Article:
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Main Avenue streetscapes outlined

The Christmas tree location on Main Avenue will be in front of Pioneer Park after the reconstruction project this summer.

The Park Rapids City Council made final streetscape decisions Tuesday night. The downtown street and utility reconstruction project is nearing, with construction slated to begin this summer.

Councilmember Sue Tomte liked the idea of moving the tree because it would create a unique atmosphere around Pioneer Park. Councilmember Paul Utke agreed, reasoning if the tree stayed where it is now, at the north end of the block between Second and Third Streets, the nodes at the intersection could make it too crowded to drive by easily.

An electrical receptacle will also be worked into the plans so a cord won't need to be strung across the street.

Other streetscape decisions included:

-Adding low-tech drip lines to light poles to use when watering hanging baskets.

Business owner Cynthia Jones, speaking on behalf of the Downtown Business Association, said many of the business owners want to have hanging baskets but it has been difficult keeping them watered.

David Collins, executive director of the Hubbard County Regional Economic Development Commission, said Red Wing uses a simple system using drip lines. A golf cart with a water tank is driven up and down the street as the hanging baskets are watered.

The council decided not to have an automated system because there could be more maintenance involved.

Mayor Nancy Carroll suggested looking into the possibility of having Development Achievement Center clients do the watering.

-Adding pavement markings to delineate parking south of Fifth Street.

Public Works director Scott Burlingame said there would be an extra ongoing maintenance expense each year if the city decided to add pavement markings on the southern part of Main.

The council decided it would be clearer for drivers to see where they should park and agreed to add pavement markings.

City engineer Jon Olson said this would add about $5,000 to the project.

-Adding an electrical receptacle at each tree from First to Fifth Streets. This would allow for decorations to be plugged in more easily and eliminate using lengthy extension cords.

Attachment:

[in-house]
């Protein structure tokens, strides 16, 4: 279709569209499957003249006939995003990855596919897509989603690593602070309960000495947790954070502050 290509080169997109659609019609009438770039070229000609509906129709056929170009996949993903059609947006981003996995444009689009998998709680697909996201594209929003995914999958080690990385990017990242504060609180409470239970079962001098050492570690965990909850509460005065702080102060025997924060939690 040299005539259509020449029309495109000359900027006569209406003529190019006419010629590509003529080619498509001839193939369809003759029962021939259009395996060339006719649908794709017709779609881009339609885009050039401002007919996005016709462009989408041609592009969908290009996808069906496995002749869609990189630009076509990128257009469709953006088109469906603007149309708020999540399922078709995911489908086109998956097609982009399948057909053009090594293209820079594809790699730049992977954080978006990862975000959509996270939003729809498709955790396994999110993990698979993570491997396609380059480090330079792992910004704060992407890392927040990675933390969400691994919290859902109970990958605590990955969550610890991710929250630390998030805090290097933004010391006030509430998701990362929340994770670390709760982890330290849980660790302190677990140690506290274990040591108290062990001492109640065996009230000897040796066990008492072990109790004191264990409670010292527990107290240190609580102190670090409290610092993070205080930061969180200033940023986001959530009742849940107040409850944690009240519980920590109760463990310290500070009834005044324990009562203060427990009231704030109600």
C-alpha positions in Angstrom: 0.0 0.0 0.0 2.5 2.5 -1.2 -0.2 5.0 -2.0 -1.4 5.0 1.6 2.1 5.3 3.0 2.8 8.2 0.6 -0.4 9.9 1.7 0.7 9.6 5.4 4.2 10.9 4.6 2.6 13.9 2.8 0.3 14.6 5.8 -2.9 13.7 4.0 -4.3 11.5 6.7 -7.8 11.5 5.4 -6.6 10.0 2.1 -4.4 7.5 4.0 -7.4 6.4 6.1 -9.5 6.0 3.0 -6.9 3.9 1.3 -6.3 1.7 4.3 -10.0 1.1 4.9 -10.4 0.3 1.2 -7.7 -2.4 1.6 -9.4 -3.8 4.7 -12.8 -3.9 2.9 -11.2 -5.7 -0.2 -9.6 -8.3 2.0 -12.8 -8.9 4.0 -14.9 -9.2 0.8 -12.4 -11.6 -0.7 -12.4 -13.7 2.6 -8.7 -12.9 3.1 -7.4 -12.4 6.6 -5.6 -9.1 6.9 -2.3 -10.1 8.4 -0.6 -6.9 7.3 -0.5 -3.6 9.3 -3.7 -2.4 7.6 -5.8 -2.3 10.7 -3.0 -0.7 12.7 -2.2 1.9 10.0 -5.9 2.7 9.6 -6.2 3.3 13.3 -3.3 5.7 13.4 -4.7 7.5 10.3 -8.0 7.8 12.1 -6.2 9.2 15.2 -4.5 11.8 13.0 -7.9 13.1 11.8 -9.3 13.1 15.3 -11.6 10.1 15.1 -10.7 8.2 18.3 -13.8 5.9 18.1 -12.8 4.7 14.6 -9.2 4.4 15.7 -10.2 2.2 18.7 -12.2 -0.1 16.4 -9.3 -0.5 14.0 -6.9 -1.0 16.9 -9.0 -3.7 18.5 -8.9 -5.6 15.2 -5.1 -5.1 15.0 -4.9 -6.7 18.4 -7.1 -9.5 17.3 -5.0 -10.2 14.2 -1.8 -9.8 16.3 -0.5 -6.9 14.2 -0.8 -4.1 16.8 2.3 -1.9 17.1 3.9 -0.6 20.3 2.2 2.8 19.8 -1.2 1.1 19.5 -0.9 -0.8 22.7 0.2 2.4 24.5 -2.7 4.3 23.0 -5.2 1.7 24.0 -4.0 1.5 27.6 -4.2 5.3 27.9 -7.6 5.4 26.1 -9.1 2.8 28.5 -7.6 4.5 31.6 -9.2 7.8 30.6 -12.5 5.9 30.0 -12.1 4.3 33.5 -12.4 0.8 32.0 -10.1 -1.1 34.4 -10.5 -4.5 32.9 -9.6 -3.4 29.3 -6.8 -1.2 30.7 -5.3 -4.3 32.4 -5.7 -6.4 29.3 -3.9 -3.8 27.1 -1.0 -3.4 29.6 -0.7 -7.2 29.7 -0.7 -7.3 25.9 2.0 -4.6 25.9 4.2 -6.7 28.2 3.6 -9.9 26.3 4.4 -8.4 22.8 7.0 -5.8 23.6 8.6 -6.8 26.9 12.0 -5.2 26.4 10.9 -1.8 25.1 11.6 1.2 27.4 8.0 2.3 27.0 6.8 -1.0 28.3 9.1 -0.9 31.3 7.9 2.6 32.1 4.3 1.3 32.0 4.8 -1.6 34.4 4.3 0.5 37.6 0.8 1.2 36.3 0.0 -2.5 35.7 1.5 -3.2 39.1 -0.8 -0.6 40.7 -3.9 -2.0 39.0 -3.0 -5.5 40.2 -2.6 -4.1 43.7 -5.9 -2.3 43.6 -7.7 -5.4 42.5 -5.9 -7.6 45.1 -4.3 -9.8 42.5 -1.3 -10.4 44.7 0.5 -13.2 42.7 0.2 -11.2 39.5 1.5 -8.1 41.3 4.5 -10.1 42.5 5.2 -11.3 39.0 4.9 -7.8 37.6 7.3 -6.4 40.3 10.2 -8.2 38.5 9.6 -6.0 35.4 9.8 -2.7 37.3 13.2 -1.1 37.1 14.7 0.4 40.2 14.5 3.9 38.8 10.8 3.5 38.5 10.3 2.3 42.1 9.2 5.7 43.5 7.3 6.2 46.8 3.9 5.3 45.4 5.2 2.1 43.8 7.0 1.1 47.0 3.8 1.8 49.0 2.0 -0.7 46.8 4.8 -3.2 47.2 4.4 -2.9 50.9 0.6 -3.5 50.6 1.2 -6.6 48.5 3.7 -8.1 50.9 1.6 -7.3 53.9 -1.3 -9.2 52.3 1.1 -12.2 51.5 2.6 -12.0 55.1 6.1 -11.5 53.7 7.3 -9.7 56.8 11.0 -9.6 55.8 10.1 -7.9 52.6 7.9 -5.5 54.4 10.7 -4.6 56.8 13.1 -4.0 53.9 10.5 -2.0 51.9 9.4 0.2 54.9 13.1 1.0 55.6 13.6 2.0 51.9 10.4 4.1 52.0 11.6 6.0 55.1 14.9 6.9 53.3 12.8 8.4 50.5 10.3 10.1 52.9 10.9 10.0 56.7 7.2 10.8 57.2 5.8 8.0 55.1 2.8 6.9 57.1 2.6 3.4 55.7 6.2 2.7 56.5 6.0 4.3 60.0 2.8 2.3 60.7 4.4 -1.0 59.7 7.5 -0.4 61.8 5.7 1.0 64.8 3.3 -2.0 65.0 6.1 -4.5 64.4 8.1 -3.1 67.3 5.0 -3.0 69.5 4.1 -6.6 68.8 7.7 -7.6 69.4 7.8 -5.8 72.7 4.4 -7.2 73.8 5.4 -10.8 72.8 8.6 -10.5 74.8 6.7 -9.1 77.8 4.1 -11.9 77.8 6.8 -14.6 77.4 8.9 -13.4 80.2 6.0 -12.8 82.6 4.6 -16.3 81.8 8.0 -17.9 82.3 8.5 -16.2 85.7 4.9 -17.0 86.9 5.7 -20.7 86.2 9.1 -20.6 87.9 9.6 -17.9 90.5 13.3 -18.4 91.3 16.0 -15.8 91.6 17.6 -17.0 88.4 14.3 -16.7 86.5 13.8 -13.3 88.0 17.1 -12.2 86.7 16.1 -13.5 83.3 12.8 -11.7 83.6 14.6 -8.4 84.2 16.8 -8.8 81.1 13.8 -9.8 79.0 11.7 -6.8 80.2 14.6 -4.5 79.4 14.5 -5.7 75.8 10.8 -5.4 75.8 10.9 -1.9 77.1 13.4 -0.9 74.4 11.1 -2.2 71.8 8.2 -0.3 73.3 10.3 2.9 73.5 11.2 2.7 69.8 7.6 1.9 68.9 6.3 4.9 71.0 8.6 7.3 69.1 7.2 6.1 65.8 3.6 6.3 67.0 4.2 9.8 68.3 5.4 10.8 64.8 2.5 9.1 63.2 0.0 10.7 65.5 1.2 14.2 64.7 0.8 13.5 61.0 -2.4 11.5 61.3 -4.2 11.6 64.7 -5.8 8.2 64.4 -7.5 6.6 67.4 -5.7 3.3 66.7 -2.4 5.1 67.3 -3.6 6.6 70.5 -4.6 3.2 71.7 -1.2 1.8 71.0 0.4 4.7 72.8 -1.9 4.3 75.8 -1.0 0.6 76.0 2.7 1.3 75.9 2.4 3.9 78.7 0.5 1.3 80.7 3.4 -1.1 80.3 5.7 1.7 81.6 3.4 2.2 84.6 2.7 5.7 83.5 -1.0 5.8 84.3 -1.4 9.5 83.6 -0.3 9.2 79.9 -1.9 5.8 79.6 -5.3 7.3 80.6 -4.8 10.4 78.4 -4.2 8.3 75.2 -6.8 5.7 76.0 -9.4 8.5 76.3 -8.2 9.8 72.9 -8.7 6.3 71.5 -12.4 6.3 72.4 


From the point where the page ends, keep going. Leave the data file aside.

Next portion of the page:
The cost would be between $5,000 and $10,000 for 28 receptacles, according to figures provided by Olson.

-Having grates surrounded by concrete around the trees in downtown rather than grass.

City staff was opposed to grass on the nodes and boulevards because it would require a lot of maintenance because of foot traffic, salt in the winter, weeds and garbage. Grates would have minimal maintenance, Olson said.

-Installing test granite inlays at two corners. Some downtown business owners had discussed adding granite inlays that feature different area lakes at each corner in the first four blocks of Main.

Collins said he would prefer installing all the inlays at once because it might not happen later.

City administrator Bill Smith said he had received a number of comments about the inlays and there was no consensus. Some people thought there would be maintenance issues, he said. He suggested installing the test inlays as a compromise.

The council asked if a sample could be looked at because this is an untested product in Park Rapids. Collins said he thought that could be arranged.

Olson took the council's latest recommendations and will add them to the bidding documents. He said the bidding documents should be ready by the council's next meeting, Feb. 9.

Anna Erickson
Anna Erickson is editor of the Wadena Pioneer Journal.
(218) 631-2561